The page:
As we assess the pace of change we can expect in the public media system, one critically important organizational feature stands out: Whether the station’s public broadcasting license is held by an educational institution or a community-based nonprofit. Of the licensees supported by the Corporation for Public Broadcasting, about 46%, or 184 public radio licensees, are owned by a university. Nearly 43%, or 171 public radio licensees, are community-owned. The remaining 11% of public radio licensees are state and local-authority owned.

Institutional ownership by a university, community college, or state entity provides financial resources and shared services, but can also create confusing and conflicting governance because other interests (in universities, for example) can dominate the agenda. Institutional licensees in universities or as part of state agencies can face constraints on content development, fundraising, hiring, policy, and human resources. Indeed, the most innovative stations have tended to be “community licensees,” that is, public broadcasters governed independently from any other institution. WNYC in New York and WBEZ in Chicago are two examples of stations that became more dynamic after they changed their local government ownership model and became independent community licensees.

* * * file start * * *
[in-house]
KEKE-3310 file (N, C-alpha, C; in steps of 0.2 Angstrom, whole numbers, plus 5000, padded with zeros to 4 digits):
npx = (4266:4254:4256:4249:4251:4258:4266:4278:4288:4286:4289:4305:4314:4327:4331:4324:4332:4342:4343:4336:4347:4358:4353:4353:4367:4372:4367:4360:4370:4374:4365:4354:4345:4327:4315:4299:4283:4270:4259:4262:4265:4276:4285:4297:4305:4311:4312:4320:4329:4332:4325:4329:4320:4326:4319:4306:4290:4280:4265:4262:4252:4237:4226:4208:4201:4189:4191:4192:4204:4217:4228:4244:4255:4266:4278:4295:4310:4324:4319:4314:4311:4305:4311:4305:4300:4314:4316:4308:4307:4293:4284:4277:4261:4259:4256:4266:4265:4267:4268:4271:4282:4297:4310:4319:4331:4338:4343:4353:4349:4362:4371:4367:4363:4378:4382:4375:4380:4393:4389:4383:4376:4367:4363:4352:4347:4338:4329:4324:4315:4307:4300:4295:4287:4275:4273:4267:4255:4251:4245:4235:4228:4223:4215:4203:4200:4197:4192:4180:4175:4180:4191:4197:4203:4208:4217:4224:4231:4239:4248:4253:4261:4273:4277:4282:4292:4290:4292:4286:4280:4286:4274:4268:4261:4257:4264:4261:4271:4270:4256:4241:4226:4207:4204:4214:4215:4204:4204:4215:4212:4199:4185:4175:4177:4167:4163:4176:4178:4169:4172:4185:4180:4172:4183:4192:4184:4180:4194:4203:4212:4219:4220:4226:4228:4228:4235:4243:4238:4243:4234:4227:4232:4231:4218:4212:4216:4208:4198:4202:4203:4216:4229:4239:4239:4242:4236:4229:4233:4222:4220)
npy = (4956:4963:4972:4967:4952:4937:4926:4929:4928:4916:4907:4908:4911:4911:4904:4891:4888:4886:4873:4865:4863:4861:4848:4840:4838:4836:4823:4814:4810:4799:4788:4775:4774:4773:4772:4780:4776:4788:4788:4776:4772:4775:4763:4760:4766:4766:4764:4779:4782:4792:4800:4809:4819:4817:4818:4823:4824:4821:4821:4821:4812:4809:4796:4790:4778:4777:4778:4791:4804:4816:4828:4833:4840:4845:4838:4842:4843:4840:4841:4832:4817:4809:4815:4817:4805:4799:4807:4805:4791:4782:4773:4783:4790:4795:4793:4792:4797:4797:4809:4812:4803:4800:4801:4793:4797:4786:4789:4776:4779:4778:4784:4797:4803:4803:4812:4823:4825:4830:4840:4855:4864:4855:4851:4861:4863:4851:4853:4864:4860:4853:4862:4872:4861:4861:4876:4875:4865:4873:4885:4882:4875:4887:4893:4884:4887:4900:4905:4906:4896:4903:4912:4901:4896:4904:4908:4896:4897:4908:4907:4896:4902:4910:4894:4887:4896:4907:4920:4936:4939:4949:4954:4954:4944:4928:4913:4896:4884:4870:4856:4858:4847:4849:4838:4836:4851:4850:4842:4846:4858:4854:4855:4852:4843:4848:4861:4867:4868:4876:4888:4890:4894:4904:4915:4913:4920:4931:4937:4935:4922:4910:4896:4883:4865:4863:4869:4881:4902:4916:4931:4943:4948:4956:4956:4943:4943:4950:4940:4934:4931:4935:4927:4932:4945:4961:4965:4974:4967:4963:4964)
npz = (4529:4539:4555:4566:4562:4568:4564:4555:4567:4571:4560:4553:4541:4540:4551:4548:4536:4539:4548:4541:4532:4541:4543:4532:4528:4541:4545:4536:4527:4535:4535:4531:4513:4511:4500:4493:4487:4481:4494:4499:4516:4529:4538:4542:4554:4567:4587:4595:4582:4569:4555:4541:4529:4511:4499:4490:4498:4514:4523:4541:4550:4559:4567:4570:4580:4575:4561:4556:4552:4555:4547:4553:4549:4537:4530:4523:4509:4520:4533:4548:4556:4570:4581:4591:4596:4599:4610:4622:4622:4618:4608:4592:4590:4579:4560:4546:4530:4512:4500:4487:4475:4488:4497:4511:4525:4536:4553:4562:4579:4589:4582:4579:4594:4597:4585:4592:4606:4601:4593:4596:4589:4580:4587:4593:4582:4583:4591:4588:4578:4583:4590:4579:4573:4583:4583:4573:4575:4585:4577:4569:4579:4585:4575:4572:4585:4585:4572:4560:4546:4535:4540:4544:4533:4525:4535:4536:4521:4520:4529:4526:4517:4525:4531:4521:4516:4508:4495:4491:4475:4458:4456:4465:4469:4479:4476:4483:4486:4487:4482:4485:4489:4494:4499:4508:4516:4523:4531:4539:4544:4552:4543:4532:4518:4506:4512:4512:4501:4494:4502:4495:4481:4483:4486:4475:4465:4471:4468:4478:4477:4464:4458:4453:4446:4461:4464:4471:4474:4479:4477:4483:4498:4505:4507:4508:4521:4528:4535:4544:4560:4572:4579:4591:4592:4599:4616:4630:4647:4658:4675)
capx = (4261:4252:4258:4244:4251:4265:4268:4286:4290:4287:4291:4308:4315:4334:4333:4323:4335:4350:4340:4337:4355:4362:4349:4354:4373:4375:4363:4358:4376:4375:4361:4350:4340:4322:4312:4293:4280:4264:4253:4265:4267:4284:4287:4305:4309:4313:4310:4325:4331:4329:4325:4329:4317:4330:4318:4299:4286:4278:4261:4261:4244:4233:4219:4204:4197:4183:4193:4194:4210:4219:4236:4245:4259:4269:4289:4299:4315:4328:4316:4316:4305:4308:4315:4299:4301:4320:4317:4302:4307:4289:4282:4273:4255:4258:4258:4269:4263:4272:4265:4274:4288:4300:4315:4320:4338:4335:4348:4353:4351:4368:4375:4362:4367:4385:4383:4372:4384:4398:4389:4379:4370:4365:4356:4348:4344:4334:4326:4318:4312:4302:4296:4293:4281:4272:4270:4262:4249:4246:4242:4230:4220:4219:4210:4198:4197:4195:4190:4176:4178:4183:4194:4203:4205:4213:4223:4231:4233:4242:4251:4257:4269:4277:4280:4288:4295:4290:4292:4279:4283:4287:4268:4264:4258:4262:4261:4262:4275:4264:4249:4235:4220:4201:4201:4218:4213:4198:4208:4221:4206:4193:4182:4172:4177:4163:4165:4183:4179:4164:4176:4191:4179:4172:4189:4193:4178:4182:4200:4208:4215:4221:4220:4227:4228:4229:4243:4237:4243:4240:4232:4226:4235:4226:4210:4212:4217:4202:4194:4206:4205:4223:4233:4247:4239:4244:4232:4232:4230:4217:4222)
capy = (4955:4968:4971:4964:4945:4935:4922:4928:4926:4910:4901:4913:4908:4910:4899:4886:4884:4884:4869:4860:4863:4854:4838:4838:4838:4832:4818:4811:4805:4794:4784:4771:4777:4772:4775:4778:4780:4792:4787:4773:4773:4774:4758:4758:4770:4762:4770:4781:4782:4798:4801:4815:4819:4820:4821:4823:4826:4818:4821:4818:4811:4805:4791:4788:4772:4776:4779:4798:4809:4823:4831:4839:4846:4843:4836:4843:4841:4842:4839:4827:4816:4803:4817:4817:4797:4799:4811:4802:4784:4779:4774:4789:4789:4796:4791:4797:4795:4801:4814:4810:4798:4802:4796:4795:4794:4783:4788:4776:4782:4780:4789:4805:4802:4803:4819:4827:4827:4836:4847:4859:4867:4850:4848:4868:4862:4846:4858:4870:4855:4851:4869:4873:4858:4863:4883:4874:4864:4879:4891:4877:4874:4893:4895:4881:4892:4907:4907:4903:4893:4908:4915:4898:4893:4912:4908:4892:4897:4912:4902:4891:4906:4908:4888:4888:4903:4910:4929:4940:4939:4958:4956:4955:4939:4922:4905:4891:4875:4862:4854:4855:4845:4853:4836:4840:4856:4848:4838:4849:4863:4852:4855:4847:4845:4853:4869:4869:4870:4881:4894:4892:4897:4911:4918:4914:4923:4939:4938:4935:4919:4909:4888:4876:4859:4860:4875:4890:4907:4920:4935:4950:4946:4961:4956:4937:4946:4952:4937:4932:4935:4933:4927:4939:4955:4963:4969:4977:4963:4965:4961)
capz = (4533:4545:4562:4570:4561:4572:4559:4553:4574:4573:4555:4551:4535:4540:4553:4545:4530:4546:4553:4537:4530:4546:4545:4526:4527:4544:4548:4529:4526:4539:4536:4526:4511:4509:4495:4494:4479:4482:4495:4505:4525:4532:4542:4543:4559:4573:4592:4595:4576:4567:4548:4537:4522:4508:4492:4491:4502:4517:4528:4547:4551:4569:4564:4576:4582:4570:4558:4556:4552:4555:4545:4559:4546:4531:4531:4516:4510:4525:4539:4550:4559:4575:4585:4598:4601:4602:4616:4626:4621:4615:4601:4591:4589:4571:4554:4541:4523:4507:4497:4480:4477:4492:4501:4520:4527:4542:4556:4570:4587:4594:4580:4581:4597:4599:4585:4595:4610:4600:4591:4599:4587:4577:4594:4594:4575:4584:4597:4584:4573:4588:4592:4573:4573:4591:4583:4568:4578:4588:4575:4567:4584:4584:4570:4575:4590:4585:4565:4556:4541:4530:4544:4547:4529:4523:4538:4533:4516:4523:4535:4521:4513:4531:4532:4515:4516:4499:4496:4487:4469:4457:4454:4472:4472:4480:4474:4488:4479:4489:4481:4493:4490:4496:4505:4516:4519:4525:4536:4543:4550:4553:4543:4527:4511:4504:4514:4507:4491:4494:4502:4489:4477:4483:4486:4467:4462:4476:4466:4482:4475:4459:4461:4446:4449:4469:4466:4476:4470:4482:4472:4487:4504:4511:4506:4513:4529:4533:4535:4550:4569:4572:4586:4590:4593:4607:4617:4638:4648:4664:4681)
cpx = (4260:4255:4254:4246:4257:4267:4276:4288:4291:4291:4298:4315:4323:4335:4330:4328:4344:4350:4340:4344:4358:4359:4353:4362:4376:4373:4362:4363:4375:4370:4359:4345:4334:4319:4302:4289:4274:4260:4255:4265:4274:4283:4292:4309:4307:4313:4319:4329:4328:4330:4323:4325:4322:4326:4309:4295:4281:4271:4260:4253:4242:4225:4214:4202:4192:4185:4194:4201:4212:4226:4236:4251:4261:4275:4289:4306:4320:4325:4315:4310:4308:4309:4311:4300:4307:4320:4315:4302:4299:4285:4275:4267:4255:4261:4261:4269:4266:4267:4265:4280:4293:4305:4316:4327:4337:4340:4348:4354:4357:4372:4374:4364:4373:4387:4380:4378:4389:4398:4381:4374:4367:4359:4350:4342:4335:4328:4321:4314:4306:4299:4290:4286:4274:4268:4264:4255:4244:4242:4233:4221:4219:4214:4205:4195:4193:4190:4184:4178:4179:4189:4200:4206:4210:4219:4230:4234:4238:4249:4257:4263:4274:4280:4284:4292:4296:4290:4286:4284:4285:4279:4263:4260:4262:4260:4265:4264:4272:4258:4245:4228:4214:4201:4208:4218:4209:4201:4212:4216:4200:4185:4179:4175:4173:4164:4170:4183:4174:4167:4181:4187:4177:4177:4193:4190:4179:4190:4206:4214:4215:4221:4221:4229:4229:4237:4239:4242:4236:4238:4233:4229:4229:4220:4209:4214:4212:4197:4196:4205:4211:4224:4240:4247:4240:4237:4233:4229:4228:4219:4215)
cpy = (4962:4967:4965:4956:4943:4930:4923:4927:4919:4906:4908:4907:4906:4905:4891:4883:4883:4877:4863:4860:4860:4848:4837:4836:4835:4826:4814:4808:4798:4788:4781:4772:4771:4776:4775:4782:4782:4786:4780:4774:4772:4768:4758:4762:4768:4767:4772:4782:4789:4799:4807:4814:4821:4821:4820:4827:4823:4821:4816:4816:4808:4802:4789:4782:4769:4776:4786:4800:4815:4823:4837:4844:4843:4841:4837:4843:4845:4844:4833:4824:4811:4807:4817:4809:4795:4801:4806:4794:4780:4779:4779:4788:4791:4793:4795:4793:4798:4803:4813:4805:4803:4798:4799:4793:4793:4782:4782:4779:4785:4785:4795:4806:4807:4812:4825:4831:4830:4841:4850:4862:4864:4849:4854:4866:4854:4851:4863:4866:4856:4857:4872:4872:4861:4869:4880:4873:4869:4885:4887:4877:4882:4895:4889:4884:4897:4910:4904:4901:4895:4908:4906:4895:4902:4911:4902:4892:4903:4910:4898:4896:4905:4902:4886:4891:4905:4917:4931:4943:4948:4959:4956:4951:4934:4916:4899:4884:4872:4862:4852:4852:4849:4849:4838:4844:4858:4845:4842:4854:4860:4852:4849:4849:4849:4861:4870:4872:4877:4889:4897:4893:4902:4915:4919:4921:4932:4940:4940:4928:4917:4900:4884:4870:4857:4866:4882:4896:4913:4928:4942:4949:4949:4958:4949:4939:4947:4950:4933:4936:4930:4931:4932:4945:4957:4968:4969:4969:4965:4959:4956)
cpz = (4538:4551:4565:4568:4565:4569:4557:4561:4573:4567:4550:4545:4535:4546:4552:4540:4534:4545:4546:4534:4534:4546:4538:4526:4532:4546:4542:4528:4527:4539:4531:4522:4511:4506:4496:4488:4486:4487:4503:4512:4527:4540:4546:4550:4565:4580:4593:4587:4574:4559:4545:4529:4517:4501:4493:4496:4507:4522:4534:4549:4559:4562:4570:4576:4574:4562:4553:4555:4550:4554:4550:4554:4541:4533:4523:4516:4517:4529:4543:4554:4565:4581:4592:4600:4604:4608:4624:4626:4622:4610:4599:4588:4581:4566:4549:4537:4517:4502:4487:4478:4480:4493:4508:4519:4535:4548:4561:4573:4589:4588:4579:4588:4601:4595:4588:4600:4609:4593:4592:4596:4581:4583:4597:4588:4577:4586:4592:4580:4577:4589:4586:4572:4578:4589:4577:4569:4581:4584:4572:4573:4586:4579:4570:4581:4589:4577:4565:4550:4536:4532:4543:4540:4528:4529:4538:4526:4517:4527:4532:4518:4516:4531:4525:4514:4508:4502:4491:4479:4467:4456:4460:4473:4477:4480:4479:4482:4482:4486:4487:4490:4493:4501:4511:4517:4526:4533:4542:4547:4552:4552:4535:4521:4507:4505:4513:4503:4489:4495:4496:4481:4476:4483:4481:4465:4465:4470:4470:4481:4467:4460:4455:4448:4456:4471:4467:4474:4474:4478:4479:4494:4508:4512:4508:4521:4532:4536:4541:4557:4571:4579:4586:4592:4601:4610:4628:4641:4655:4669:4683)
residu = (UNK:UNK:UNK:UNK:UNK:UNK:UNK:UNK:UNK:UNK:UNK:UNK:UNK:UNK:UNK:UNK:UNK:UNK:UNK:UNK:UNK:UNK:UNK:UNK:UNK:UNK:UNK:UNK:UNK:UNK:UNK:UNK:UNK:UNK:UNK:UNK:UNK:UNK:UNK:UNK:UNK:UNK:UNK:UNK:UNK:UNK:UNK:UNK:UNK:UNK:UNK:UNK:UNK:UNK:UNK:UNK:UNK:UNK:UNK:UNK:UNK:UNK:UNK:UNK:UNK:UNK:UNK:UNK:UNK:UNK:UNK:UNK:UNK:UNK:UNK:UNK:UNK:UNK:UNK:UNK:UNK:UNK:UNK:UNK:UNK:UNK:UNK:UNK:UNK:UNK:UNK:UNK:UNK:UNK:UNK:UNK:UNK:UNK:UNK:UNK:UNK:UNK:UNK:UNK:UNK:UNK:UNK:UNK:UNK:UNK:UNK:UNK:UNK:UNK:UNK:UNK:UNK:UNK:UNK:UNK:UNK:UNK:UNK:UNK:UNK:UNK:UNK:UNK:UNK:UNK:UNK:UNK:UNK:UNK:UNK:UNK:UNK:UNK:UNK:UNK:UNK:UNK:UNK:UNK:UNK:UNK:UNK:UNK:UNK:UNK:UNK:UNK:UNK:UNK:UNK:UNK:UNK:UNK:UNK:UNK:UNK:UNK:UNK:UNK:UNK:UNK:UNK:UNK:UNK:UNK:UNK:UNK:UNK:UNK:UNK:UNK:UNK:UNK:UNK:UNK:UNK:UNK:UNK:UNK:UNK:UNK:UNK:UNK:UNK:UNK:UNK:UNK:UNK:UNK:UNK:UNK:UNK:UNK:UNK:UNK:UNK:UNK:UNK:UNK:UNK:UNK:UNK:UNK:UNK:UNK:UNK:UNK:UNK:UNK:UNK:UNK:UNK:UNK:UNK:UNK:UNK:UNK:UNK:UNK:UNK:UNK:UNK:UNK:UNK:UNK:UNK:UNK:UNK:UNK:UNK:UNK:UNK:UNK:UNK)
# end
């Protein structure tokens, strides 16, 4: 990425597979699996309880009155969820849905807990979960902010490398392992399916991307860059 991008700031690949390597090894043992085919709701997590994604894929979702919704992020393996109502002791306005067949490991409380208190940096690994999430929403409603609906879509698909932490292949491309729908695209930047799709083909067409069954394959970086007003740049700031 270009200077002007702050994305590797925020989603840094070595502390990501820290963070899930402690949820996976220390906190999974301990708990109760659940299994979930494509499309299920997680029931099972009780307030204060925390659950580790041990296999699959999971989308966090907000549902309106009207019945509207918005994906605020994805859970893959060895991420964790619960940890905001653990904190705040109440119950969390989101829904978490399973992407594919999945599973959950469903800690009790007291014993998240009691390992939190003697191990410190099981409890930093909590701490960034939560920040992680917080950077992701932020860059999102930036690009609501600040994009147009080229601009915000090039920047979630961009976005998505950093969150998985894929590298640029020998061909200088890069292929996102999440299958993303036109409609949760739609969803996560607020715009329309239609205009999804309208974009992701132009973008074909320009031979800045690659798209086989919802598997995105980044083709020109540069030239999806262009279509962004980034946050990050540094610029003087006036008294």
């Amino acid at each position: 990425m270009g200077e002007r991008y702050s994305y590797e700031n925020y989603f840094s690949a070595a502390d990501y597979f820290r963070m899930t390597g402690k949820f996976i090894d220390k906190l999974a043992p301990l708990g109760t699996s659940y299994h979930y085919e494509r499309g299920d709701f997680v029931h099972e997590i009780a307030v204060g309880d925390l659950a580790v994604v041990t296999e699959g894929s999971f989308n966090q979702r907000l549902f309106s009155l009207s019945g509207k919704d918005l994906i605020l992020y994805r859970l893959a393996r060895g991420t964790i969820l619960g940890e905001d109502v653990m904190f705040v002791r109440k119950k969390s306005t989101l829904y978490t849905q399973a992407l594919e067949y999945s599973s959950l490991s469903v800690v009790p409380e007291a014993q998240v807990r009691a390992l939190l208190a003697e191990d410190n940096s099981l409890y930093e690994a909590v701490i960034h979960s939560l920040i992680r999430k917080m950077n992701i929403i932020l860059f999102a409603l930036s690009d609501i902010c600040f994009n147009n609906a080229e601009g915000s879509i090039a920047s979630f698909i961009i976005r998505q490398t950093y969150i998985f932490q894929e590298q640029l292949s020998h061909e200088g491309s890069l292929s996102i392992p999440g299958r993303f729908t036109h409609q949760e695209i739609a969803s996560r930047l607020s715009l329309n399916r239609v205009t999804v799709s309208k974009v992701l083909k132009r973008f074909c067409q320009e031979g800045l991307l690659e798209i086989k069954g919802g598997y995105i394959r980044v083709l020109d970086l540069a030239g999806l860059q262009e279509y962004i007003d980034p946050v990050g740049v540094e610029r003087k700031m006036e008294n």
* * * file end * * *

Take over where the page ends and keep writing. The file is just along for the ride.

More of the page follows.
Growing audience and public service over the airwaves has often meant underserving already underserved audiences.